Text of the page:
Asian Law Center Celebrates Milestone 50th Anniversary
During the 2012-13 Academic Year, the Asian Law Center celebrated its bicentennial anniversary . We began with two back-to-back October conferences in Seattle and in Tokyo honoring former Asian Law Center Director Professor John O. Haley. In March, we welcomed back Professor Dan Foote for a public lecture on the saiban’in system and criminal justice reform in Japan. In May we celebrated Professor Roy Prosterman, as well as the the 20th anniversary of the Sustainable International Development Graduate Program, with a panel discussing emerging legal challenges to inclusive development in Myanmar (Burma).
Our year-long celebration of the 50th Anniversary of the Asian Law Center culminated in a special event on June 13, 2013, at the Four Seasons Hotel. The celebration, led by Dean Kellye Y. Testy and ALC Director Jon Eddy, recognized the lifetime achievements of five of our distinguished alumni throughout Asia:
• Tasuku Matsuo M.C.L. '69
• C.J. Kim Ph.D '72
• Liu Guoyuan LL.M. '82
• Erman Rajagukguk LL.M.'84, Ph.D '88
• Tay-sheng Wang LL.M. '90, Ph.D. '92
Each of the honorees emphasized how much the faculty, staff, librarians, and their peers meant to their education and propelled them to where they are today. It reminded us, reflected Dean Testy, of the enormous influence that our faculty members have on our students' lives and, in turn, the influence our students have on our world.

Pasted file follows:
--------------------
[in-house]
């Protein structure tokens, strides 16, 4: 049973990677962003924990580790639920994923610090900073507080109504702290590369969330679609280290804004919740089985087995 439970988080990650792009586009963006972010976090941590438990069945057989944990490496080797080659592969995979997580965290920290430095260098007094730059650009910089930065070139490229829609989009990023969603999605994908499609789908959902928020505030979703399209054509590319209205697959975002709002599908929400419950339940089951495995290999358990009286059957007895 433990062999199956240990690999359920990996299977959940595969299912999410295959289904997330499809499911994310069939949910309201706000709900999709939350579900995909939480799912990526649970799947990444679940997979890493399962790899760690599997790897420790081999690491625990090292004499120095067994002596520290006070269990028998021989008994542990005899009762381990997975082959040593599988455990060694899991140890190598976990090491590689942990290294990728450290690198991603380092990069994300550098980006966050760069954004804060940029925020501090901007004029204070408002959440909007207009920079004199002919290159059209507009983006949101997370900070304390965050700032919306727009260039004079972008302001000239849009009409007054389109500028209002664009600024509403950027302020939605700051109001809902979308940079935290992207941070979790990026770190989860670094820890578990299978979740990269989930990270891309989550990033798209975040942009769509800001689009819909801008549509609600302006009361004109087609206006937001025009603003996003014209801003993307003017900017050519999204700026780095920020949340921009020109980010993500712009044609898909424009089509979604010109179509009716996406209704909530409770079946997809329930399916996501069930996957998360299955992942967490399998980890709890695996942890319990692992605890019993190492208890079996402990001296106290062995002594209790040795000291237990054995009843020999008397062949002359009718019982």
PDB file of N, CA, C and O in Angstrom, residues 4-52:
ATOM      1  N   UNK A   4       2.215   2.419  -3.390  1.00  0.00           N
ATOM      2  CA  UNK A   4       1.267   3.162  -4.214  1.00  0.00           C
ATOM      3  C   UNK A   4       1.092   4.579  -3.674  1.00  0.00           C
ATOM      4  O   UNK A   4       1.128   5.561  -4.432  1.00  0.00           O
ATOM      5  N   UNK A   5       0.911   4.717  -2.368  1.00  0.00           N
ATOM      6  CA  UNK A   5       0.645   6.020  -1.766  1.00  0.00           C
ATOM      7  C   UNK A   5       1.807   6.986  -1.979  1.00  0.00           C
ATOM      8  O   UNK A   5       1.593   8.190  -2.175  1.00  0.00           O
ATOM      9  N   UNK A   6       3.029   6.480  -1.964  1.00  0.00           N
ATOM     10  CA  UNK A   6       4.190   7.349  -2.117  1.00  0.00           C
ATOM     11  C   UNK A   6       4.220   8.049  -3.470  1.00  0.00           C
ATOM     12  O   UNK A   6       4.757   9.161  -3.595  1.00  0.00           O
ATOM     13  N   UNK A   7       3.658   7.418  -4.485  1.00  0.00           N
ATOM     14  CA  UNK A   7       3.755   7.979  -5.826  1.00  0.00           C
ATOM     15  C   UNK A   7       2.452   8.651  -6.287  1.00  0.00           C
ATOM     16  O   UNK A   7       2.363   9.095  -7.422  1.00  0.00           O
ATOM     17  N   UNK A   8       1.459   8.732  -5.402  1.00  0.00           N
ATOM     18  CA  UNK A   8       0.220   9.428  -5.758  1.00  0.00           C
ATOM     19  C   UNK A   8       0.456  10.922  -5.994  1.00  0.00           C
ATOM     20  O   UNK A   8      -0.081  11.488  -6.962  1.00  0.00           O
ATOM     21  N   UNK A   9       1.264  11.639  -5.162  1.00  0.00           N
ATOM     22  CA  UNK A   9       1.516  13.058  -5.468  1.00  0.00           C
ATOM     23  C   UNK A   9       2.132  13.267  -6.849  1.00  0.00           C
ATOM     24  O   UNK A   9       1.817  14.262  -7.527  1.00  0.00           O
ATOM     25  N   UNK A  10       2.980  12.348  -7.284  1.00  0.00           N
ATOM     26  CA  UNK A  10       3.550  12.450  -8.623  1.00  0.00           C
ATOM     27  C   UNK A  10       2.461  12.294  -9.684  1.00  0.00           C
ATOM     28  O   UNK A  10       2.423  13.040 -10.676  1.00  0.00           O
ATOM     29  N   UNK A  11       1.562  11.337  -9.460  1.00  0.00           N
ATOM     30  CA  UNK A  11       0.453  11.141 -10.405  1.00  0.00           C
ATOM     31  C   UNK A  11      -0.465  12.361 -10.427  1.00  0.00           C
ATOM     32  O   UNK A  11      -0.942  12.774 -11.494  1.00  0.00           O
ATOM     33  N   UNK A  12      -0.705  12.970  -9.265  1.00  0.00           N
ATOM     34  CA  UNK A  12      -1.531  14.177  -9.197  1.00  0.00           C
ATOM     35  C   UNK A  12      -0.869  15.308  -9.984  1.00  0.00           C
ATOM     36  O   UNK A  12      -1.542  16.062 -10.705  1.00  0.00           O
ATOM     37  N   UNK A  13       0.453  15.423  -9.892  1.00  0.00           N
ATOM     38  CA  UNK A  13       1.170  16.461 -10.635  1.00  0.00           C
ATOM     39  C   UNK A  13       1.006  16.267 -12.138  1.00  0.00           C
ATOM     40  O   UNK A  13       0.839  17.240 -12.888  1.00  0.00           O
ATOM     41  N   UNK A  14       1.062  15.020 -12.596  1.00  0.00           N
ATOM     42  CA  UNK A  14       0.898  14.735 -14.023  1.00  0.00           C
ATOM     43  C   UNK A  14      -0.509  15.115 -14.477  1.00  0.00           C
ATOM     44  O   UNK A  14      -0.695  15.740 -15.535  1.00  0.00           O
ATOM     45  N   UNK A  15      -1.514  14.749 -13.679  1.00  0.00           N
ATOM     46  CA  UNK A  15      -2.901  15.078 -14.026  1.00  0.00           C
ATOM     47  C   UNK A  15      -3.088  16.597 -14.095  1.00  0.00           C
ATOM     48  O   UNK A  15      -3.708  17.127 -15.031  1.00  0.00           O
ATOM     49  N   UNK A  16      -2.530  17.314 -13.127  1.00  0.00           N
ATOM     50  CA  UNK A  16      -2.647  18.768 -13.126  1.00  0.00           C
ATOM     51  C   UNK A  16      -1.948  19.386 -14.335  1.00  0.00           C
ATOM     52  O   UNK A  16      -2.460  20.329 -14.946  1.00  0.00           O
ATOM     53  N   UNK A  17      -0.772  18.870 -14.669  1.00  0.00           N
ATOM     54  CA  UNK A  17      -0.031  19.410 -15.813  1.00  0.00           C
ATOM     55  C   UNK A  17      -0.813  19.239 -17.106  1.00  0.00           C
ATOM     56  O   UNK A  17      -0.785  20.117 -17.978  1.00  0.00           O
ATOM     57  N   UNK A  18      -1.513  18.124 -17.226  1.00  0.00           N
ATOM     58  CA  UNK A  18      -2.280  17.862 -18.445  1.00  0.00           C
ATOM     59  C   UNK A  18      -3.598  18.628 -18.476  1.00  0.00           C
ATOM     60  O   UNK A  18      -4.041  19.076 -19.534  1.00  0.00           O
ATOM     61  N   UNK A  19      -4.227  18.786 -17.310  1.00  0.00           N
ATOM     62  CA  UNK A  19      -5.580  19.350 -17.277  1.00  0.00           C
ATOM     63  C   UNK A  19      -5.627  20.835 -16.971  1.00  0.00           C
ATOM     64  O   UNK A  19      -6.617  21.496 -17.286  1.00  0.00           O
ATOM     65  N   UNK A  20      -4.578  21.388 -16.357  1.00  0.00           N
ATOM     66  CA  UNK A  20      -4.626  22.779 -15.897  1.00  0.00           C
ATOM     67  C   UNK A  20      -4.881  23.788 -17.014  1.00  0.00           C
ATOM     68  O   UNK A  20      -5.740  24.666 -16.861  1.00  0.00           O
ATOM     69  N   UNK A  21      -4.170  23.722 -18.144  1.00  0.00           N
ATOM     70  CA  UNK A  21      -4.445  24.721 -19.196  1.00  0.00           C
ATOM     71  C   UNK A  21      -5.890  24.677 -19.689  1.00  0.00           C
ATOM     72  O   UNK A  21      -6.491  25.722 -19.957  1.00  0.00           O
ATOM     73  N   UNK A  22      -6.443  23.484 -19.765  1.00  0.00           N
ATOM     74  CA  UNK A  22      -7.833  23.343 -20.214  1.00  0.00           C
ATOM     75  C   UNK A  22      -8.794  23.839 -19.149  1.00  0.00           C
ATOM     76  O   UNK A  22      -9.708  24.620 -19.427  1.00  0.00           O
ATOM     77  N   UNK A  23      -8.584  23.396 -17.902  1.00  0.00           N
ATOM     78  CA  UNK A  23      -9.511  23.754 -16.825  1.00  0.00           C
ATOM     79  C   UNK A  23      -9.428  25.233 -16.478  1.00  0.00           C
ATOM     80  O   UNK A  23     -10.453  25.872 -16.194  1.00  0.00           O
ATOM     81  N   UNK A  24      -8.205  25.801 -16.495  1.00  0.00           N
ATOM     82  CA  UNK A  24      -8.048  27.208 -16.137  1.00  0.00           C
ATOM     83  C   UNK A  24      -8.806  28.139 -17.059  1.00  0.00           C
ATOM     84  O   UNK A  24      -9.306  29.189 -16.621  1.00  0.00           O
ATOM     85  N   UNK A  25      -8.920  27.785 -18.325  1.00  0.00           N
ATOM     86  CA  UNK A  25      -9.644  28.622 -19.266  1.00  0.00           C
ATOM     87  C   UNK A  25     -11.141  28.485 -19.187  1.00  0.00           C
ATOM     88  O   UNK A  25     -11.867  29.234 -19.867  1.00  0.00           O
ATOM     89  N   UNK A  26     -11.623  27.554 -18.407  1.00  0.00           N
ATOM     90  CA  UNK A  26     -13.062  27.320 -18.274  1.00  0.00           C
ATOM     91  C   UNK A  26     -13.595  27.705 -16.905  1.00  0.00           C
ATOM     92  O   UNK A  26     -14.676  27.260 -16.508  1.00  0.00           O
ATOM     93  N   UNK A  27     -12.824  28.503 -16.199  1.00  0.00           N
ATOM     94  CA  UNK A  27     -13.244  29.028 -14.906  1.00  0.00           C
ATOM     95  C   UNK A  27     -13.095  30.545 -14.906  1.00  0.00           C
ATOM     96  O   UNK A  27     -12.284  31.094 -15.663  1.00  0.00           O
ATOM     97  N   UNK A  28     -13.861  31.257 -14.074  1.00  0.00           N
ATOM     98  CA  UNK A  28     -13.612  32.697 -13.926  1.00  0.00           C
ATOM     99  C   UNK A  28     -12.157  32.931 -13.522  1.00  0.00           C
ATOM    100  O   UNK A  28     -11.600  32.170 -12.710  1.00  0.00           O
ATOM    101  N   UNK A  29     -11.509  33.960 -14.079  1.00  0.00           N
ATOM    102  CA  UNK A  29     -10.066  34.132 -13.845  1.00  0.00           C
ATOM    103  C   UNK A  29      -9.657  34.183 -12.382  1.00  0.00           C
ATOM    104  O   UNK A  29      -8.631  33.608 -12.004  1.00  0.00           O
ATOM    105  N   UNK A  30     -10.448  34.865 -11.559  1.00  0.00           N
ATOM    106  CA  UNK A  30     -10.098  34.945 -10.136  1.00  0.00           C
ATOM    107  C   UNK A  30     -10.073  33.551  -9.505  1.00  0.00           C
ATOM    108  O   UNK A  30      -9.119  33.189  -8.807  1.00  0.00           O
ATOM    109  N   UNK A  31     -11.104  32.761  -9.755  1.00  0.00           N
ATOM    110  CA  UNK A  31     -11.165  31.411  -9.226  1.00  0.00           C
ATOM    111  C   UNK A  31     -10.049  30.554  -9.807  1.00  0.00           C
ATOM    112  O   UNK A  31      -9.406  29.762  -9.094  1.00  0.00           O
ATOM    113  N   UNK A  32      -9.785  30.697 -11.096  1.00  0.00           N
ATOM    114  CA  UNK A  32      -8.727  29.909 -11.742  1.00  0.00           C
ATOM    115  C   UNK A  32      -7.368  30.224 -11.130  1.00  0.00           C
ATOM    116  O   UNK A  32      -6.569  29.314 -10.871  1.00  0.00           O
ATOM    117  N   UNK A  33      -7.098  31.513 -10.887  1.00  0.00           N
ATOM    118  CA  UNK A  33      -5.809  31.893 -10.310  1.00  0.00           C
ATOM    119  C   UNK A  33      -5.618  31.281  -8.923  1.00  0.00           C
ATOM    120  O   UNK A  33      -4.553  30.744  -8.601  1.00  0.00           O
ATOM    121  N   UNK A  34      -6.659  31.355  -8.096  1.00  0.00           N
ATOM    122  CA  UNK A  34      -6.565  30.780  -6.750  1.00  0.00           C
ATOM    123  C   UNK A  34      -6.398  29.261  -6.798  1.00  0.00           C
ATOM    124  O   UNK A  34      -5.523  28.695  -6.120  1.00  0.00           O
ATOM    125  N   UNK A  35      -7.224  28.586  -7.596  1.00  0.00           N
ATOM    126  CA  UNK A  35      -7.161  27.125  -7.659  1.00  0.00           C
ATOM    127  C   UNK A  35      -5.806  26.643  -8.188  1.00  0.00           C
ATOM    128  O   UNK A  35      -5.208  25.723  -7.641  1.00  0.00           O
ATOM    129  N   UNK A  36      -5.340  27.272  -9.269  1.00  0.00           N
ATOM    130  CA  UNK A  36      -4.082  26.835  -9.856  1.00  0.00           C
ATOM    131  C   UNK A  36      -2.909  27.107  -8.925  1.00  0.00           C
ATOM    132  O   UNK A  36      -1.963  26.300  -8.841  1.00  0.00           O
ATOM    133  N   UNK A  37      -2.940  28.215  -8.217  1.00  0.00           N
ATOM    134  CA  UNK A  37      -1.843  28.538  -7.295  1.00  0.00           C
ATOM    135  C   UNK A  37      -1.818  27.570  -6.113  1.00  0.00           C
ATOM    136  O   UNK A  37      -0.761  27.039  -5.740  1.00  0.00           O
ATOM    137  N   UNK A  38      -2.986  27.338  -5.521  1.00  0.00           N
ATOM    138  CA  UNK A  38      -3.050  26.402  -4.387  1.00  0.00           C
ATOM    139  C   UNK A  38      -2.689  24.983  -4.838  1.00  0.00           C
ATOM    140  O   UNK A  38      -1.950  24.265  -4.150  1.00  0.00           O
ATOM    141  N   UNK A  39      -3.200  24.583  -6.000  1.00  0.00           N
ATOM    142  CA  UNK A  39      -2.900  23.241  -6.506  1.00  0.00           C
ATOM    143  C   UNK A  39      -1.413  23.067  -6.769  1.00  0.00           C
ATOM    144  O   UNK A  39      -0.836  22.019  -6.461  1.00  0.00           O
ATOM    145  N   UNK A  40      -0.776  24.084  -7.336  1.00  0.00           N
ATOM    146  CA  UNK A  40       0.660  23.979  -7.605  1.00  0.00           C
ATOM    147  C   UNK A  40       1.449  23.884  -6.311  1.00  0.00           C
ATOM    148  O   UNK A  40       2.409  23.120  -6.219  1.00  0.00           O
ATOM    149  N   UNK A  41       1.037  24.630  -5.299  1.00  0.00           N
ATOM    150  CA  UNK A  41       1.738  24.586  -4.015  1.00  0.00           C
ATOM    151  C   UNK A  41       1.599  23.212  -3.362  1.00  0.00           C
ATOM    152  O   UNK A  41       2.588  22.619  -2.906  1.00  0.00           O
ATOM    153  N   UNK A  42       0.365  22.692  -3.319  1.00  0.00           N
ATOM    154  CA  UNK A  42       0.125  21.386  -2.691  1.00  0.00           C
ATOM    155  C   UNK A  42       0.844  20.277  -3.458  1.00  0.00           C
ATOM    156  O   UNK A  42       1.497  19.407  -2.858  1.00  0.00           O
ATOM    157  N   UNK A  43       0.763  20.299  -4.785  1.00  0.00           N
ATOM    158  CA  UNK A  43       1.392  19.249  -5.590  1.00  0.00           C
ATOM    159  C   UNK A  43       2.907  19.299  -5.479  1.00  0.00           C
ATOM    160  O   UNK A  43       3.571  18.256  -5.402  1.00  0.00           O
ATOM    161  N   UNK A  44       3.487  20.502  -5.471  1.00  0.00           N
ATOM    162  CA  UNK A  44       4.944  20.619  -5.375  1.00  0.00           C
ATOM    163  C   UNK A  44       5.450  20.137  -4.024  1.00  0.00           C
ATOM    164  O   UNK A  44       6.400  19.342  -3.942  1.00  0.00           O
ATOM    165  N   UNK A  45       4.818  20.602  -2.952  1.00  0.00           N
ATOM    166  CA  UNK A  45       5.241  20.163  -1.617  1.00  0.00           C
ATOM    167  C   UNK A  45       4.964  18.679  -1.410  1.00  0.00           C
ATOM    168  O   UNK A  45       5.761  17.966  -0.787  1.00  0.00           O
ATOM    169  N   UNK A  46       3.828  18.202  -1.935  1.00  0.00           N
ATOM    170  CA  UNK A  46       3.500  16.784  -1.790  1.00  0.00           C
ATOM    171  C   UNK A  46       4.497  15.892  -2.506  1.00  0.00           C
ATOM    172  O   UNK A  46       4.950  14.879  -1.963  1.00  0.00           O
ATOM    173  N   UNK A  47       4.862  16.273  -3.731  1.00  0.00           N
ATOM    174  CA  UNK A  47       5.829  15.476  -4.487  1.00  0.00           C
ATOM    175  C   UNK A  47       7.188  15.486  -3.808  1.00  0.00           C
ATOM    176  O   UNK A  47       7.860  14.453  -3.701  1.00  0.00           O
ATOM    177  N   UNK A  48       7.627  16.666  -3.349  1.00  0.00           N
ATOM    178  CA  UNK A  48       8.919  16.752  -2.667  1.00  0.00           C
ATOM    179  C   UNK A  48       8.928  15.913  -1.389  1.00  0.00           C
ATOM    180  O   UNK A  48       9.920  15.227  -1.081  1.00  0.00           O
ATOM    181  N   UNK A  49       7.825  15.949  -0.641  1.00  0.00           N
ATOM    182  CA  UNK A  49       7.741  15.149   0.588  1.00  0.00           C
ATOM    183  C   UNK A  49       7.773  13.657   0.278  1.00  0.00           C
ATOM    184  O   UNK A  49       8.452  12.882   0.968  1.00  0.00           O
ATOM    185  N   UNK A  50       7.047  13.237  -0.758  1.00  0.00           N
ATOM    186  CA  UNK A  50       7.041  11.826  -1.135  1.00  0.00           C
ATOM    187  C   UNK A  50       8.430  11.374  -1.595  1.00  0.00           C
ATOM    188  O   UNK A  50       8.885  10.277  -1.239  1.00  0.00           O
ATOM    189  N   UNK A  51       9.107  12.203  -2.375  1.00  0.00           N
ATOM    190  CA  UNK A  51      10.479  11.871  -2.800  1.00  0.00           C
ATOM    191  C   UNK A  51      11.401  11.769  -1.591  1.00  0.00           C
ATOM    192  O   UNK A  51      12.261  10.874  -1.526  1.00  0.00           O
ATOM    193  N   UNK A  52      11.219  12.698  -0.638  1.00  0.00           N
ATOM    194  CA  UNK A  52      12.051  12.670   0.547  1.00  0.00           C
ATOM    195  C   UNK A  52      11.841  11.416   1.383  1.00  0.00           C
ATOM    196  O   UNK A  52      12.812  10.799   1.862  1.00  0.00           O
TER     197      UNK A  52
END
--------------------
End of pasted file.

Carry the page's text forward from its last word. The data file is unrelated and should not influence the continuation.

Founded fifty years ago, with just one faculty member, the ALC is now an international hub of legal thinking. The impact of the program is felt around the globe, with multiple generations of graduates serving as leaders in business, government and academia.
Former Vice President of Taiwan and Human Rights Advocate, Annette Lu Hsiu-lien, to Deliver Lecture at UW on April 5
We are honored to host Annette Lu Hsiu-lien, Vice President of Taiwan from 2000 to 2008 and current president of Taiwan Alliance for Green 21. Madam Lu will deliver a lecture entitled “A New Perspective on the Asia Pacific" at UW on Friday, April 5, from 3:30-5:30pm at the Burke Room inside the Burke Museum. In her talk, Madam Lu will present her proposal for resolving the military crisis over the Diaoyutai Island territory, claimed by Taiwan, Japan, and China, as well as highlight new strategies for improving foreign relations in the Asia-Pacific region.
The lecture is co-sponsored by the Asian Law Center, in honor of its 50th anniversary, and by the China Studies Program in the Henry M. Jackson School of International Studies.